SAN ANTONIO – Reusable bags for groceries are good for the environment, but Consumer Reports says it’s important to clean and disinfect them, and not just because of concerns about the the new coronavirus.
“Some people may not realize, but reusable bags can get pretty dirty,” said Sana Mujahid, of Consumer Reports. “Bacteria and viruses like E. coli, salmonella and norovirus can contaminate the bags and that could make you sick.”
But it’s Covid-19 that has people anxious and taking extra precautions.
A few states, including Illinois and New Hampshire, as well as some cities like San Francisco, have temporarily banned the use of reusable bags.
Locally, H-E-B is no longer allowing customers to bring reusable bags to curbside orders, but continues to allow reusable bags in the stores.
“Our partners continue to maintain the highest standards of sanitation and hygiene, which extends to the handling of reusable bags,” H-E-B said in a statement to KSAT 12 News.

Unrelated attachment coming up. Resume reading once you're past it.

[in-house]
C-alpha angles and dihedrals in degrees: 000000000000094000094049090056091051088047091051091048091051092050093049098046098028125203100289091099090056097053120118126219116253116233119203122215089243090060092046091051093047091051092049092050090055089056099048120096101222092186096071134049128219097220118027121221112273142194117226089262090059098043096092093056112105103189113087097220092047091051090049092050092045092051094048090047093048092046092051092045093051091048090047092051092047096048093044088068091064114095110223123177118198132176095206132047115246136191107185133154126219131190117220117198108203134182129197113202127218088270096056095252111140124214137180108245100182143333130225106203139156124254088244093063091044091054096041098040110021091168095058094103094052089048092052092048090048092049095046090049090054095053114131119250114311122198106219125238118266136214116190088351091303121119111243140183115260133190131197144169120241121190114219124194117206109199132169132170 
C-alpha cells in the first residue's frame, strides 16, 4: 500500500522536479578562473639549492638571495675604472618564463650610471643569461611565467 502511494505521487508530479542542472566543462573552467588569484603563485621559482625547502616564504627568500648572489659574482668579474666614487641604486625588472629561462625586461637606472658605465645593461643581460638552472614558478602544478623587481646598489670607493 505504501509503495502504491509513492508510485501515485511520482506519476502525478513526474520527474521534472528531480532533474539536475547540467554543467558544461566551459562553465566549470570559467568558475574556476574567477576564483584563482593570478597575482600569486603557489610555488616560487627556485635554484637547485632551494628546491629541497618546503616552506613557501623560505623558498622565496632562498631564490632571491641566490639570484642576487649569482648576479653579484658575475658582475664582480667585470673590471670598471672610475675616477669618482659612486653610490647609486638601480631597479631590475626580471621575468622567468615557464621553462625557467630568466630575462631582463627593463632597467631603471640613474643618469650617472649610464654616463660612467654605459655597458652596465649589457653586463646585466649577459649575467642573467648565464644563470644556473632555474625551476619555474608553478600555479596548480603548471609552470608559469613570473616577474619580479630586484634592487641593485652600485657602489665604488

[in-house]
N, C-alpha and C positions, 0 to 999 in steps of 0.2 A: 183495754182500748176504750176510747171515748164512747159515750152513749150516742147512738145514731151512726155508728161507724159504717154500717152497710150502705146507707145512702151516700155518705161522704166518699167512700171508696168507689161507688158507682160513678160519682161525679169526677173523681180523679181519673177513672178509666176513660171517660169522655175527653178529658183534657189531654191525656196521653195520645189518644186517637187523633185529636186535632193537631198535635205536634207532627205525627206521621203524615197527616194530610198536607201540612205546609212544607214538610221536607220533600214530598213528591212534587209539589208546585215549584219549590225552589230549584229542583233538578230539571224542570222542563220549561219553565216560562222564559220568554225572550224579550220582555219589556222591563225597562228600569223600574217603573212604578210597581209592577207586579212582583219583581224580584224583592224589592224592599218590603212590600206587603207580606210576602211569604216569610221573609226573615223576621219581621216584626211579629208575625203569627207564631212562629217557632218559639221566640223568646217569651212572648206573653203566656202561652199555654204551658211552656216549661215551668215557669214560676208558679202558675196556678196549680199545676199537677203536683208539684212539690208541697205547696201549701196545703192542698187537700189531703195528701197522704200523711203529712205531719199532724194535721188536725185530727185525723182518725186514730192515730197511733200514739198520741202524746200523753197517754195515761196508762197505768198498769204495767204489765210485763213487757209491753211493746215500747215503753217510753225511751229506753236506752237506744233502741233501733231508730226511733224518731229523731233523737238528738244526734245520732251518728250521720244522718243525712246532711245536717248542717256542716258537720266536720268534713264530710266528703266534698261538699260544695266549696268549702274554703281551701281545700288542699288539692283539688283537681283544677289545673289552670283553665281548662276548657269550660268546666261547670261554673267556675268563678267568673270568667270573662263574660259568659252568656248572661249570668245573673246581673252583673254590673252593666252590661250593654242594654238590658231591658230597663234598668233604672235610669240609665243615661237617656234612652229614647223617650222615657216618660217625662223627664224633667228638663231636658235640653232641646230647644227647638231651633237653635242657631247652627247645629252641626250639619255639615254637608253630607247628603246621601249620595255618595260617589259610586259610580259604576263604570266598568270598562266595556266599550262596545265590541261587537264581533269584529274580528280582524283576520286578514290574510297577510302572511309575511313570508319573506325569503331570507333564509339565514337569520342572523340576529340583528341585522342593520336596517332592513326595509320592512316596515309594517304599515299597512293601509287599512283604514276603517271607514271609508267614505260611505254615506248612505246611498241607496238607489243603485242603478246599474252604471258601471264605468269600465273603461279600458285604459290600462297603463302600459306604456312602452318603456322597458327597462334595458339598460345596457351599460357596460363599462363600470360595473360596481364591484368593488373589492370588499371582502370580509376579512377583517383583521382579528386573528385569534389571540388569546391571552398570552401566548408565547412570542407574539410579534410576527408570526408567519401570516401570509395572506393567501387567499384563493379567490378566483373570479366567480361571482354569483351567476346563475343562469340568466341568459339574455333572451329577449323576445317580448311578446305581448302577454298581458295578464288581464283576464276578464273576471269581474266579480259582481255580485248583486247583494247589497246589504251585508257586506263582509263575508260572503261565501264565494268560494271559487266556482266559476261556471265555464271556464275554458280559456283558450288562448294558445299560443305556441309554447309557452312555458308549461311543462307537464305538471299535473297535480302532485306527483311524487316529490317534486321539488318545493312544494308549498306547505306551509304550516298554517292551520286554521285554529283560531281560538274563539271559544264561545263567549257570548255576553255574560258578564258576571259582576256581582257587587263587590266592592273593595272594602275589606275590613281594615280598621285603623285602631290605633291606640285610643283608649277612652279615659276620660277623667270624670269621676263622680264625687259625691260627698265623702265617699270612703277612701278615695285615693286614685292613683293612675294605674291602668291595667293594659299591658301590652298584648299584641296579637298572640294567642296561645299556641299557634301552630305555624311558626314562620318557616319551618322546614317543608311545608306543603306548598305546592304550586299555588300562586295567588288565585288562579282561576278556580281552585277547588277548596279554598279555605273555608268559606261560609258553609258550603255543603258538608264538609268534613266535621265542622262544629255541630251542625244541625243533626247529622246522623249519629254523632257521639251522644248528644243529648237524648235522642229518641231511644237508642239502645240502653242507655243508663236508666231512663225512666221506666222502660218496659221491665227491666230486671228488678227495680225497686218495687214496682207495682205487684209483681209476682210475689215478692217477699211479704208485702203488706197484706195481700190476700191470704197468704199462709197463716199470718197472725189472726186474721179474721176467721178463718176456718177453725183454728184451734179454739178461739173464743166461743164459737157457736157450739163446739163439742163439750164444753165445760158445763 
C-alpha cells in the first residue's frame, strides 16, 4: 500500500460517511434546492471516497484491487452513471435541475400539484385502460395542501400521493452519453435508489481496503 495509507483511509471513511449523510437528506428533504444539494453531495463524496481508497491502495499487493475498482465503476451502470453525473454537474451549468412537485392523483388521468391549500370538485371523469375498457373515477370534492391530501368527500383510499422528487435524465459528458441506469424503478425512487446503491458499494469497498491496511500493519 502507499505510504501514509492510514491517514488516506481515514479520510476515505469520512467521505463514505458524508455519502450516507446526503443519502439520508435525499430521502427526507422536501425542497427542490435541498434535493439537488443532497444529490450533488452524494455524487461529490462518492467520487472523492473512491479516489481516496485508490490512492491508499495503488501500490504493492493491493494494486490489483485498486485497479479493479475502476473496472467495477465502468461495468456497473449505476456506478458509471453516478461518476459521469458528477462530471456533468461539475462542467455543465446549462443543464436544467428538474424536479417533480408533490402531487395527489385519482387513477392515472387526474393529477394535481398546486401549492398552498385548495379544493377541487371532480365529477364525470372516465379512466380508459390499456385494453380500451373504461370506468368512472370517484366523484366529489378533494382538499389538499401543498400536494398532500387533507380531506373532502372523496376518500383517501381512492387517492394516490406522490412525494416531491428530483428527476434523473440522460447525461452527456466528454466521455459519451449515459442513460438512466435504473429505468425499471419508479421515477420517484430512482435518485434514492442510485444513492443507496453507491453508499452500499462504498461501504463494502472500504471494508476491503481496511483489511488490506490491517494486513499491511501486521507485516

Target is allowing customers to bring reusable bags into the stores, but will refrain from handling them, leaving customers to bag their own purchases, according to the company’s website.
The Centers for Disease Control and Prevention has not issued guidelines specific to reusable bags. Studies have shown that the coronavirus can remain on plastics up to 72 hours and less time on fabrics. While theoretically, bags could be carriers, epidemiologists say the primary way the virus is transmitted is person to person, by coughing, sneezing and spreading droplets.